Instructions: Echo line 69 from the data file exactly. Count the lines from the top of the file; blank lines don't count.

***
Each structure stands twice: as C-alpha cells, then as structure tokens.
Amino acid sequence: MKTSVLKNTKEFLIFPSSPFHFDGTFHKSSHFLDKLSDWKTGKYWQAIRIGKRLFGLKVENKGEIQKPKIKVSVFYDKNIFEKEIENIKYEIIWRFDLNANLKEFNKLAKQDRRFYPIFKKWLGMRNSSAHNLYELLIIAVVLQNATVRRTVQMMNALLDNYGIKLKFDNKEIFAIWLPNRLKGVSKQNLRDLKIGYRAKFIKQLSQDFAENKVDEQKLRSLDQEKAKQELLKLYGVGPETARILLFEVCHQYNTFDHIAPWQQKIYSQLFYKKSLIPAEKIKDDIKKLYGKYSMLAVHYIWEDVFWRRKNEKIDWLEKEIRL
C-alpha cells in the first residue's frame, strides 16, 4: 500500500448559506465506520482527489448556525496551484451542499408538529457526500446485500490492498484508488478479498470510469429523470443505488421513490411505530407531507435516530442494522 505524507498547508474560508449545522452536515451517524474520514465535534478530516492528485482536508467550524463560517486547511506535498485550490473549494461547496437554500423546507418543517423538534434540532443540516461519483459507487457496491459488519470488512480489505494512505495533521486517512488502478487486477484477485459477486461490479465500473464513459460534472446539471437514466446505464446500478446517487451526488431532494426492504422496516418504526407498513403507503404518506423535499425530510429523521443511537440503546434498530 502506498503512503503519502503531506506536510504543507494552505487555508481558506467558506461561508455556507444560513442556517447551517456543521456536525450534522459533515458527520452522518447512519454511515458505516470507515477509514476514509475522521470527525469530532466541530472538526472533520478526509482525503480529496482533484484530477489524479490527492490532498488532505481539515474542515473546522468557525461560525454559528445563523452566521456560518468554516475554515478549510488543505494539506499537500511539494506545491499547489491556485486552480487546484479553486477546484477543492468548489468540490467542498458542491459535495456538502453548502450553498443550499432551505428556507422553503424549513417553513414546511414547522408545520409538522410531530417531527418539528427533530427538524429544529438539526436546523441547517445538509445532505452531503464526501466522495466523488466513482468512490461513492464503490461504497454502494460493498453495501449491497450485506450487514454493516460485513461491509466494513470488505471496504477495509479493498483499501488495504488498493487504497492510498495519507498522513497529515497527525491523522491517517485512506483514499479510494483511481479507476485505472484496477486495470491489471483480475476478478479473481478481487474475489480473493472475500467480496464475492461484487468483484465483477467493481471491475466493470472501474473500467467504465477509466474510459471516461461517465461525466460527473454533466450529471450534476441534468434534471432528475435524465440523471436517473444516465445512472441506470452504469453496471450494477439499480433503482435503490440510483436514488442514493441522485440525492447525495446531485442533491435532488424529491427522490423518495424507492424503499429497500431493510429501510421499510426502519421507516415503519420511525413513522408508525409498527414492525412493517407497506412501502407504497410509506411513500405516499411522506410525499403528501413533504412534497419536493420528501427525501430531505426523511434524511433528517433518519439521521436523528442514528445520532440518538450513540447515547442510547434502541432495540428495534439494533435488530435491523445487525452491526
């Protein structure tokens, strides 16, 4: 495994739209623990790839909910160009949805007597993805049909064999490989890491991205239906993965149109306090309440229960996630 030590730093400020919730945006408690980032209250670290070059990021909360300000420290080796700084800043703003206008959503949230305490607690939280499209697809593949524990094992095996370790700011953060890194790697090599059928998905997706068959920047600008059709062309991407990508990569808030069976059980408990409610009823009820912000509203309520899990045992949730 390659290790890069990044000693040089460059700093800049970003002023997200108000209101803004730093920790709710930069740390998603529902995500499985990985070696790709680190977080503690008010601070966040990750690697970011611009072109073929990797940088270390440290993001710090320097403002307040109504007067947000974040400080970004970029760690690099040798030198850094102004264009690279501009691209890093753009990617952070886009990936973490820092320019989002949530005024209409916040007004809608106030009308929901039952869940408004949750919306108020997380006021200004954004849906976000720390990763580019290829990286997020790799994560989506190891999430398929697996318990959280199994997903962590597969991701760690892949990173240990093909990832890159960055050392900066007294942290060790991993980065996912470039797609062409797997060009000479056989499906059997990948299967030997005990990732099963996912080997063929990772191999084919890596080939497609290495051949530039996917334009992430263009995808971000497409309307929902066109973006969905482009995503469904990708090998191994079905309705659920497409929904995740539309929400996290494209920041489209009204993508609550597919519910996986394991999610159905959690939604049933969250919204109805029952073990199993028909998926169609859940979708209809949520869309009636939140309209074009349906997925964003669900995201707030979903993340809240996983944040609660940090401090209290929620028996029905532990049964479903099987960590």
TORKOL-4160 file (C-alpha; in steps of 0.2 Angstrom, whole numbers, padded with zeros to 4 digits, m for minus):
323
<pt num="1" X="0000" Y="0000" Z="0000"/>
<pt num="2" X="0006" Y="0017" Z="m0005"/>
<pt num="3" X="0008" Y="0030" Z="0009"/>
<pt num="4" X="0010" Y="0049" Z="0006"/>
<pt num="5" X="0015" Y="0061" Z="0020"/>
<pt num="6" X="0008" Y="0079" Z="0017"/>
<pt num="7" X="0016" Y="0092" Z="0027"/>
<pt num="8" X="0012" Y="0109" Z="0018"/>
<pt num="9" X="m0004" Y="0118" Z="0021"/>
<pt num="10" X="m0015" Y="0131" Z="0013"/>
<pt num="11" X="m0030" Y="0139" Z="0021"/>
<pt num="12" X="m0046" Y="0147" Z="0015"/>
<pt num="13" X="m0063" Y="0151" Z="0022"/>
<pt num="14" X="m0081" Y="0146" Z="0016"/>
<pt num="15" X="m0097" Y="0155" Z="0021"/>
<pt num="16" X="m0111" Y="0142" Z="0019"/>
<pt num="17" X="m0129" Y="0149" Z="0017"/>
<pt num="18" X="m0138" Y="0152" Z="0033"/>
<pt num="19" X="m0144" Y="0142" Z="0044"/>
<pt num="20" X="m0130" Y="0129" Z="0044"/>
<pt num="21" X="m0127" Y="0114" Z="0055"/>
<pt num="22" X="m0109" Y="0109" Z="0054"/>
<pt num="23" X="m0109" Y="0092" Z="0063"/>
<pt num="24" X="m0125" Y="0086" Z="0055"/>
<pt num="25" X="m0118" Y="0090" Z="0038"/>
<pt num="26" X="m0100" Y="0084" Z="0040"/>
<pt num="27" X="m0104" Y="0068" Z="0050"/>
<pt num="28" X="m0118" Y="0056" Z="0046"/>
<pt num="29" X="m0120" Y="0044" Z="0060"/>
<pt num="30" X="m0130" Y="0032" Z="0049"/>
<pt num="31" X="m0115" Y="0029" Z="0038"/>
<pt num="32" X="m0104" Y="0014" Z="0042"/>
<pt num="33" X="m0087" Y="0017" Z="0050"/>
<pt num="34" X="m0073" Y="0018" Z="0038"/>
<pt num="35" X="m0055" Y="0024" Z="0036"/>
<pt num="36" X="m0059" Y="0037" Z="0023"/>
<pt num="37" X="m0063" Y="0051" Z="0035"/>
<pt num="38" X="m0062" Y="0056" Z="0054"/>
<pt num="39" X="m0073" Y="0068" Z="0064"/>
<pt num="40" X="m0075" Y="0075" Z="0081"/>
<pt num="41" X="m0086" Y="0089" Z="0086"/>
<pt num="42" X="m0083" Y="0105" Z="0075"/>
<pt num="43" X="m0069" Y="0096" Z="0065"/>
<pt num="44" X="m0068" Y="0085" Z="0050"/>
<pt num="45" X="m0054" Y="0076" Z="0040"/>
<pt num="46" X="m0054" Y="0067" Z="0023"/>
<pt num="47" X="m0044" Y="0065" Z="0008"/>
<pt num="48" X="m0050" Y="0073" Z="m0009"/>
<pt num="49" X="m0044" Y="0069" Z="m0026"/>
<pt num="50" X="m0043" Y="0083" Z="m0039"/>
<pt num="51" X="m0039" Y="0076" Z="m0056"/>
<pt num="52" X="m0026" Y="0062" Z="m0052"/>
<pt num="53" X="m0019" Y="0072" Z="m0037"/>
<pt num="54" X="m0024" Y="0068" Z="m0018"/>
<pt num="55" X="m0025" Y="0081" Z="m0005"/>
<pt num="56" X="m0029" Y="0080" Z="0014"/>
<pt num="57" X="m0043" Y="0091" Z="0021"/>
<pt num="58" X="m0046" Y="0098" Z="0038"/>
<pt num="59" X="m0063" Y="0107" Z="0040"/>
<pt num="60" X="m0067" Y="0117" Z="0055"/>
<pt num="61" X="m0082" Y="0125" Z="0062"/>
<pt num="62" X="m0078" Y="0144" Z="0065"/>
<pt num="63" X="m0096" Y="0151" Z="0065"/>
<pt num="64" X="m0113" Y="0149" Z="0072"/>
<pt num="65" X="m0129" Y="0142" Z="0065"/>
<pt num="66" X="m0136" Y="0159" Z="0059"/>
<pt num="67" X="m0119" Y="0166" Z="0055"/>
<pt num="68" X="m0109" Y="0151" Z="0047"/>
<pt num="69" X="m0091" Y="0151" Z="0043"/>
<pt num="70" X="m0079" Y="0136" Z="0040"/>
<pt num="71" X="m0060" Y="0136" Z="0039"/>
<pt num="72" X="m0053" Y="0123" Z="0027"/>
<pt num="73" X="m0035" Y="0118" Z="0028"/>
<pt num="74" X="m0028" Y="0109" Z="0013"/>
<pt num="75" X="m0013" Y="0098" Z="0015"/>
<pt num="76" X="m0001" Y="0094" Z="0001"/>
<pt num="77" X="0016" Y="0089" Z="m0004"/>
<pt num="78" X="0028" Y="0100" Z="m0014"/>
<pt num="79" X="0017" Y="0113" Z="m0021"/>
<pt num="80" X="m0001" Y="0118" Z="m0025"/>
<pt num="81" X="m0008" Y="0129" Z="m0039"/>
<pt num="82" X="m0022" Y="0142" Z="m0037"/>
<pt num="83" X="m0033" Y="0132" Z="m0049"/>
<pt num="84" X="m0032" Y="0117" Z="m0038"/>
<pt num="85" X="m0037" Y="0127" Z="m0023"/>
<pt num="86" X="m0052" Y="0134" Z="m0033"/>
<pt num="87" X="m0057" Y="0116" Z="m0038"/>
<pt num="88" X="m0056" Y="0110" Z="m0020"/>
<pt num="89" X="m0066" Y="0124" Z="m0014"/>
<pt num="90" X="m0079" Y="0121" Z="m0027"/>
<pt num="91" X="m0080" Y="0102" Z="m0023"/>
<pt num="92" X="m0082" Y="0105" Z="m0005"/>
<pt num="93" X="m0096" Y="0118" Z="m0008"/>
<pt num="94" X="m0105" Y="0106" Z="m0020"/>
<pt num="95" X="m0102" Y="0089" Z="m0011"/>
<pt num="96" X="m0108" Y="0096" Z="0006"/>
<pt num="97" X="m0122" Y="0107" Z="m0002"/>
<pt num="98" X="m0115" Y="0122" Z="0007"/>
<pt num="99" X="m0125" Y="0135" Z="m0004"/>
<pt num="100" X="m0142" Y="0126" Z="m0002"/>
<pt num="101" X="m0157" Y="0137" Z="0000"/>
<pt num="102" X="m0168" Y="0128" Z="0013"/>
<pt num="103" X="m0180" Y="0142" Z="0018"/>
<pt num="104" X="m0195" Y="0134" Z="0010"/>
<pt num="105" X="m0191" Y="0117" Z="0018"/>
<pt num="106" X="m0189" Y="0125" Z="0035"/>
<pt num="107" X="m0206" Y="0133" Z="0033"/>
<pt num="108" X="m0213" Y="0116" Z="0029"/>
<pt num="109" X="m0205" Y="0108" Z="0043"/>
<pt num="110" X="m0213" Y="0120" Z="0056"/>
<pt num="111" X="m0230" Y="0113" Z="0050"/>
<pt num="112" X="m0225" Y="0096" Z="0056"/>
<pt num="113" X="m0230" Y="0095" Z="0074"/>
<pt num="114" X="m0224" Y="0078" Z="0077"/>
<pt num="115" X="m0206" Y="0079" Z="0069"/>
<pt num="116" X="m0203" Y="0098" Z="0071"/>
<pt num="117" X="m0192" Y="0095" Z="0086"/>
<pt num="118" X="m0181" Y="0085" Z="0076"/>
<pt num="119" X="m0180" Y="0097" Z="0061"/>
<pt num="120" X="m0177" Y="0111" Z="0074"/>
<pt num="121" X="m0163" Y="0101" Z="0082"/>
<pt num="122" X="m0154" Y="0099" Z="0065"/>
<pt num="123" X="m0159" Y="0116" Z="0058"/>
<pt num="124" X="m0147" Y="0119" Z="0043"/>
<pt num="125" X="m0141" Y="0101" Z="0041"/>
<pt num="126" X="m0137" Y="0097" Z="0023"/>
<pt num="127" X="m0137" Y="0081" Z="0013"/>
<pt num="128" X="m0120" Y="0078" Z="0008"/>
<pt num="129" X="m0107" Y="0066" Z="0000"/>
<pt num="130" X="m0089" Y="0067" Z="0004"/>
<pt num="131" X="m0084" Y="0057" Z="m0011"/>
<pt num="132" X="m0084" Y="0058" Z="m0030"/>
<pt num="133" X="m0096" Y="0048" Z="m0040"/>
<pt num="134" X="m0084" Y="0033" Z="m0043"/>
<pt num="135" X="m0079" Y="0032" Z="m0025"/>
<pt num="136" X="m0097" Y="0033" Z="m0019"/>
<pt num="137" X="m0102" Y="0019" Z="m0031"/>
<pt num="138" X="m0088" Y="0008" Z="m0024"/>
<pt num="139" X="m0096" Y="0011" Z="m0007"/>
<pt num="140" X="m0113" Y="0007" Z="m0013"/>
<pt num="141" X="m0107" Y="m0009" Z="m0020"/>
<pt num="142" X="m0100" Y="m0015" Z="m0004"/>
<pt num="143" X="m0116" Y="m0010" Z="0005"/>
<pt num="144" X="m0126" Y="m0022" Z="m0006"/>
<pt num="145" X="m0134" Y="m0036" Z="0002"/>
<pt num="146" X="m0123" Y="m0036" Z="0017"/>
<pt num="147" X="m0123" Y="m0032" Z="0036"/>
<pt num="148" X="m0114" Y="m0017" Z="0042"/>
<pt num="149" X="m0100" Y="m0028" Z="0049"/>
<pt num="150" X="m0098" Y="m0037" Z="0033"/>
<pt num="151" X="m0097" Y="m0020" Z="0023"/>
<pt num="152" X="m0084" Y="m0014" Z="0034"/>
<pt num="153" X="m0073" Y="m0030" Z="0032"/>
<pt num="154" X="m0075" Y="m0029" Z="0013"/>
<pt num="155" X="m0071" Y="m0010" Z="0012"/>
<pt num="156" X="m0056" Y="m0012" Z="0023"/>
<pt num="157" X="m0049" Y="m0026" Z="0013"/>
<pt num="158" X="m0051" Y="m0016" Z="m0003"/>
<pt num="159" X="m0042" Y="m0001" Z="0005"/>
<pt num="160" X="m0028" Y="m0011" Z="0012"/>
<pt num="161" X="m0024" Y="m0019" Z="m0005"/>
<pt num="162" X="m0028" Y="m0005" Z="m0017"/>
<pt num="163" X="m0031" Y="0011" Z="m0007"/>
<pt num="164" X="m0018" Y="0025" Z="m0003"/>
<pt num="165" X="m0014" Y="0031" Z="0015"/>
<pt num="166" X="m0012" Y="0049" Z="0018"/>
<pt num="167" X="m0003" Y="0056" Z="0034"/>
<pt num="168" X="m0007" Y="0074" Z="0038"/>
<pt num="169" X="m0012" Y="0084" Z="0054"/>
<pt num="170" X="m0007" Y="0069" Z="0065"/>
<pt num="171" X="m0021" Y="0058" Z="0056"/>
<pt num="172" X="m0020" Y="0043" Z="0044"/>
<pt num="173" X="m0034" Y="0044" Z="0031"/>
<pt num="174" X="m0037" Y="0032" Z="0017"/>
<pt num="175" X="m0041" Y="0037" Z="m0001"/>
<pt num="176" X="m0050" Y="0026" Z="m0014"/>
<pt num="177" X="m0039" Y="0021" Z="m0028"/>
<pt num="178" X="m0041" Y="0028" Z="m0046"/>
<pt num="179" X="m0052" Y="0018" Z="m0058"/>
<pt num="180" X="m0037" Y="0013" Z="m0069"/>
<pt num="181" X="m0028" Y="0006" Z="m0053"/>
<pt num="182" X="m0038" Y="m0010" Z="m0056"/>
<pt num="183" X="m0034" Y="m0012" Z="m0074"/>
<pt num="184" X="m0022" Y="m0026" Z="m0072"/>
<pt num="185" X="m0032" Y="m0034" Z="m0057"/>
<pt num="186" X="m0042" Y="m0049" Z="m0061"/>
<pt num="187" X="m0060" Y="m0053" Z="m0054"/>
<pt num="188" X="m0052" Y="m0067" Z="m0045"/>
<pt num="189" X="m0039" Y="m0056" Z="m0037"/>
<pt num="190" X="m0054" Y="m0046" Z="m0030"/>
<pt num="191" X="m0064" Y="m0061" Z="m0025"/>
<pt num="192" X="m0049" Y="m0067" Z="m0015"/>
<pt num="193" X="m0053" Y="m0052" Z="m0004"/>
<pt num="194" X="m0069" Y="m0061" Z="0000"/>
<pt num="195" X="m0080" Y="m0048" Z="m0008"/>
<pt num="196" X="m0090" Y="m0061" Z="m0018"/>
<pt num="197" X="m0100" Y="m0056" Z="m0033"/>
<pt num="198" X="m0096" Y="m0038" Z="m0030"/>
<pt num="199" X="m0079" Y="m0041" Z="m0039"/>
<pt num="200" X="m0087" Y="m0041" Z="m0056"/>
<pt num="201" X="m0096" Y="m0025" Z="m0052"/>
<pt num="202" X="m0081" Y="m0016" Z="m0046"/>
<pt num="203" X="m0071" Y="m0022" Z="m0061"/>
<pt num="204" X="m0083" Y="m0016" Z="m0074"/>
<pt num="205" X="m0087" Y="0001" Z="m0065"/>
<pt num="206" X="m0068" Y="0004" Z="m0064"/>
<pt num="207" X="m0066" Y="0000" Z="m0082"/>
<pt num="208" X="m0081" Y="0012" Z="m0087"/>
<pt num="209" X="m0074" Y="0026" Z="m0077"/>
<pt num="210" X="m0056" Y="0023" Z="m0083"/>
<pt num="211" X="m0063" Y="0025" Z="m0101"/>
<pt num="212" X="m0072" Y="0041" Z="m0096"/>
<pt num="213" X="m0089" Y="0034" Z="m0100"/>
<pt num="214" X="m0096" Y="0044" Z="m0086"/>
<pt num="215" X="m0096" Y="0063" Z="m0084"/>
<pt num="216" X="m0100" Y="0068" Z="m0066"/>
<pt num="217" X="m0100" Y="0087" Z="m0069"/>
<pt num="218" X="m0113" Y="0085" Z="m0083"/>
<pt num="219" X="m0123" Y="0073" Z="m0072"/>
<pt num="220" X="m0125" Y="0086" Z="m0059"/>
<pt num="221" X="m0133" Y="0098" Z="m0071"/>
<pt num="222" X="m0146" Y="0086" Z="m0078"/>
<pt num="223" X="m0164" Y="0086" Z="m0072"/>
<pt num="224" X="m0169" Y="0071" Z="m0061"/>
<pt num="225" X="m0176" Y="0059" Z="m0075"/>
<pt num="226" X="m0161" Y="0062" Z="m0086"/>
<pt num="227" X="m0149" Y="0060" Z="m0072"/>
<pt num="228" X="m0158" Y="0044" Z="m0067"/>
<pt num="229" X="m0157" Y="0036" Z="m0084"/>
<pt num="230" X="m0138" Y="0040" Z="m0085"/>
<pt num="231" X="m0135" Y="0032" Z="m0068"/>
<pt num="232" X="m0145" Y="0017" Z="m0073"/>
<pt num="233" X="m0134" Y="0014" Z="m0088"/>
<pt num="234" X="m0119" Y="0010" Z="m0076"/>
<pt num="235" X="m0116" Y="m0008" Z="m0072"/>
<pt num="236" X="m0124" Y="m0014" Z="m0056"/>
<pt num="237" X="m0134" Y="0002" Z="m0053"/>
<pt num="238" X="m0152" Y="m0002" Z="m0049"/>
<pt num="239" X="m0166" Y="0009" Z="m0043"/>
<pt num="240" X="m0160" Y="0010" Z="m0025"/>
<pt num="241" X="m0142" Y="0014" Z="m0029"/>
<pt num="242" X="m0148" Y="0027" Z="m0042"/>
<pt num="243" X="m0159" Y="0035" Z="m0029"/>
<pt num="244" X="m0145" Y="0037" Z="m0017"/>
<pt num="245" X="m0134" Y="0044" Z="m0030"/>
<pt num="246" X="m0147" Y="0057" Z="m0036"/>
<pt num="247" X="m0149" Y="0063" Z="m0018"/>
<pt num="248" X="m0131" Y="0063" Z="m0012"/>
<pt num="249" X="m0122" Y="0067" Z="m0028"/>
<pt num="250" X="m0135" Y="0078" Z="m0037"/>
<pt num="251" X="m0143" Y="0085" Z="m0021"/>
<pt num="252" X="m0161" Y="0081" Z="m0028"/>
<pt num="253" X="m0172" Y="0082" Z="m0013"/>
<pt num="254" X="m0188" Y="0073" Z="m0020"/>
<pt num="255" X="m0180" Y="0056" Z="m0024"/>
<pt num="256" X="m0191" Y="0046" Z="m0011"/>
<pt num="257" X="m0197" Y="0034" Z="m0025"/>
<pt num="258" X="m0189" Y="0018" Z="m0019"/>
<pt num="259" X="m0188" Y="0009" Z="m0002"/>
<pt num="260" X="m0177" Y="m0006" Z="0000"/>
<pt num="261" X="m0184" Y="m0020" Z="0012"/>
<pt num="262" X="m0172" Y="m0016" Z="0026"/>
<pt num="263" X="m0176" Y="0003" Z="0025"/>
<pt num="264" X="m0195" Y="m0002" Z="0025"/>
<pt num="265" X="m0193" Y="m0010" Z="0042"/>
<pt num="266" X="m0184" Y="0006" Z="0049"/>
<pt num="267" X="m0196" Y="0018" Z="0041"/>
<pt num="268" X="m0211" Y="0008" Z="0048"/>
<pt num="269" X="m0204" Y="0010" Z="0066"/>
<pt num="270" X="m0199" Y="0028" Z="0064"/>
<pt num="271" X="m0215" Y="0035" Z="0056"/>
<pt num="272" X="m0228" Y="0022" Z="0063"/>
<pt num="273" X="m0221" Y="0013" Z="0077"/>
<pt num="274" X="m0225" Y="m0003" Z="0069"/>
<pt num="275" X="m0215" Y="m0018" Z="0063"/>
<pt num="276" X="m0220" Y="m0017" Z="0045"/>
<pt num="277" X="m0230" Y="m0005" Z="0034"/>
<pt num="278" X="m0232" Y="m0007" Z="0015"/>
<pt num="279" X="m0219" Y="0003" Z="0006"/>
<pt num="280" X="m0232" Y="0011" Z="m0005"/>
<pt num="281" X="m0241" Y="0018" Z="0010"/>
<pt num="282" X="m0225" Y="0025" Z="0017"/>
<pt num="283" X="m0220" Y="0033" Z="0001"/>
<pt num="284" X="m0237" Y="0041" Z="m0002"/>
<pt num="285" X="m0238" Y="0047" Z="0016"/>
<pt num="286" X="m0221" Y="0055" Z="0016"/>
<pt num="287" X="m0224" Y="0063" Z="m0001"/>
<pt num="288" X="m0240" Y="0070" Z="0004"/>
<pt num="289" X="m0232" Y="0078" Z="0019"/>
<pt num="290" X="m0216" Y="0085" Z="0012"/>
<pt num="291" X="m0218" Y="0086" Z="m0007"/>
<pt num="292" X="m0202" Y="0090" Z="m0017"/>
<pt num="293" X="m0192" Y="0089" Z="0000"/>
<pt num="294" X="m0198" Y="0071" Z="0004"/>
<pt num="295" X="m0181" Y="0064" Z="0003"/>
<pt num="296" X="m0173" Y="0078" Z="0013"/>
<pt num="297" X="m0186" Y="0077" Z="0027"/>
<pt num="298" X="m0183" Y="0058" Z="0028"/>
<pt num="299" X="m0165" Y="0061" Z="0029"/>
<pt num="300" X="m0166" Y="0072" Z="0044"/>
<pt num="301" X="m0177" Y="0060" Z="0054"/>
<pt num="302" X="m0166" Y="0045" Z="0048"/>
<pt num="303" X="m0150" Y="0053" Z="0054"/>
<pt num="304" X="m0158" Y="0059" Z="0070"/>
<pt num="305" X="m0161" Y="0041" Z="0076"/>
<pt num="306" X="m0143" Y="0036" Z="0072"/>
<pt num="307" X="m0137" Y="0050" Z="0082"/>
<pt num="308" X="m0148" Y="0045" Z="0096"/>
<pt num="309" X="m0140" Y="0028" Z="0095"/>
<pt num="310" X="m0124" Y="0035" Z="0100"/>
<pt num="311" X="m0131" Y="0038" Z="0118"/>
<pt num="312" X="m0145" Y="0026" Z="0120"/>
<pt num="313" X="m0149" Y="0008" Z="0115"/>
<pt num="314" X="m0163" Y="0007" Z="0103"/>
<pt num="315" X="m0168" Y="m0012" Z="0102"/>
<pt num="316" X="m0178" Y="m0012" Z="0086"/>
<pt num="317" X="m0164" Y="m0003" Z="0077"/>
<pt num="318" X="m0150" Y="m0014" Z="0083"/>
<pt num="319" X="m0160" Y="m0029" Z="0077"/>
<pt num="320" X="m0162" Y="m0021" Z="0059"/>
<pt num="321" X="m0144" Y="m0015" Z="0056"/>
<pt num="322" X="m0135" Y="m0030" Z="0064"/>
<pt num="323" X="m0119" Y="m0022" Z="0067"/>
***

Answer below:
<pt num="63" X="m0096" Y="0151" Z="0065"/>